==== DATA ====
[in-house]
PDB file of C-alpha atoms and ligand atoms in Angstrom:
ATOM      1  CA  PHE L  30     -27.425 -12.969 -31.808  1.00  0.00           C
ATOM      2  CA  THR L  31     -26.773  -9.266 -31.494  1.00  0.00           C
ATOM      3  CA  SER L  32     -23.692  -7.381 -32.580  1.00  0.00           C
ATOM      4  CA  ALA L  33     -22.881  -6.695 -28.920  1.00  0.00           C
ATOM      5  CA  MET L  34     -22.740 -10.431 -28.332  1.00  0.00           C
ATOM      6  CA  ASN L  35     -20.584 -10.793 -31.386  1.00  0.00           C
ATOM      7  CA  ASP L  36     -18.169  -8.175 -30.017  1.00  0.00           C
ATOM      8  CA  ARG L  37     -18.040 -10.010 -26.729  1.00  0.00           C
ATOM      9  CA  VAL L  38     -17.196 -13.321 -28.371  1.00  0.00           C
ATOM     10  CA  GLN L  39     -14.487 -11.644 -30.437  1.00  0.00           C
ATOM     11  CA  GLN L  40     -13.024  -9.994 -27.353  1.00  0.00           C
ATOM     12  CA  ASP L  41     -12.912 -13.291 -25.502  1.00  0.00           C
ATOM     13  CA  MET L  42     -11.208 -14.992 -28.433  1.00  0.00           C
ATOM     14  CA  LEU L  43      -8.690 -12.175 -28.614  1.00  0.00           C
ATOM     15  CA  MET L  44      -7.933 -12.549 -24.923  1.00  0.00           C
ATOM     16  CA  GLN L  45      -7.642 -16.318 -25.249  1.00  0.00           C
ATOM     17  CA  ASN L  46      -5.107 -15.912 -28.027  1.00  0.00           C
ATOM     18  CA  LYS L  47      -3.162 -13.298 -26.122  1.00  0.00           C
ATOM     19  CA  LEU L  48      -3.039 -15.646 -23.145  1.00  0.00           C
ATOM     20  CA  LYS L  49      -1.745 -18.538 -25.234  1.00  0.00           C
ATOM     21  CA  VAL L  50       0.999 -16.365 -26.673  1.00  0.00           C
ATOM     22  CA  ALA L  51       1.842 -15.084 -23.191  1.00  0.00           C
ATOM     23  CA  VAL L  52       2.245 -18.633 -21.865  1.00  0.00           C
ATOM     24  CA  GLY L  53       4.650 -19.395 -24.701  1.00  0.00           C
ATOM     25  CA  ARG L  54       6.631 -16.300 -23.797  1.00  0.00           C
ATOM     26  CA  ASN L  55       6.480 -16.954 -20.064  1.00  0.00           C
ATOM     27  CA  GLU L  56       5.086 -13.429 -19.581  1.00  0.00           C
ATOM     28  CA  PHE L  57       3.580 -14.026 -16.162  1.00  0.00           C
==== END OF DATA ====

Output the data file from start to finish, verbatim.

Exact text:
[in-house]
PDB file of C-alpha atoms and ligand atoms in Angstrom:
ATOM      1  CA  PHE L  30     -27.425 -12.969 -31.808  1.00  0.00           C
ATOM      2  CA  THR L  31     -26.773  -9.266 -31.494  1.00  0.00           C
ATOM      3  CA  SER L  32     -23.692  -7.381 -32.580  1.00  0.00           C
ATOM      4  CA  ALA L  33     -22.881  -6.695 -28.920  1.00  0.00           C
ATOM      5  CA  MET L  34     -22.740 -10.431 -28.332  1.00  0.00           C
ATOM      6  CA  ASN L  35     -20.584 -10.793 -31.386  1.00  0.00           C
ATOM      7  CA  ASP L  36     -18.169  -8.175 -30.017  1.00  0.00           C
ATOM      8  CA  ARG L  37     -18.040 -10.010 -26.729  1.00  0.00           C
ATOM      9  CA  VAL L  38     -17.196 -13.321 -28.371  1.00  0.00           C
ATOM     10  CA  GLN L  39     -14.487 -11.644 -30.437  1.00  0.00           C
ATOM     11  CA  GLN L  40     -13.024  -9.994 -27.353  1.00  0.00           C
ATOM     12  CA  ASP L  41     -12.912 -13.291 -25.502  1.00  0.00           C
ATOM     13  CA  MET L  42     -11.208 -14.992 -28.433  1.00  0.00           C
ATOM     14  CA  LEU L  43      -8.690 -12.175 -28.614  1.00  0.00           C
ATOM     15  CA  MET L  44      -7.933 -12.549 -24.923  1.00  0.00           C
ATOM     16  CA  GLN L  45      -7.642 -16.318 -25.249  1.00  0.00           C
ATOM     17  CA  ASN L  46      -5.107 -15.912 -28.027  1.00  0.00           C
ATOM     18  CA  LYS L  47      -3.162 -13.298 -26.122  1.00  0.00           C
ATOM     19  CA  LEU L  48      -3.039 -15.646 -23.145  1.00  0.00           C
ATOM     20  CA  LYS L  49      -1.745 -18.538 -25.234  1.00  0.00           C
ATOM     21  CA  VAL L  50       0.999 -16.365 -26.673  1.00  0.00           C
ATOM     22  CA  ALA L  51       1.842 -15.084 -23.191  1.00  0.00           C
ATOM     23  CA  VAL L  52       2.245 -18.633 -21.865  1.00  0.00           C
ATOM     24  CA  GLY L  53       4.650 -19.395 -24.701  1.00  0.00           C
ATOM     25  CA  ARG L  54       6.631 -16.300 -23.797  1.00  0.00           C
ATOM     26  CA  ASN L  55       6.480 -16.954 -20.064  1.00  0.00           C
ATOM     27  CA  GLU L  56       5.086 -13.429 -19.581  1.00  0.00           C
ATOM     28  CA  PHE L  57       3.580 -14.026 -16.162  1.00  0.00           C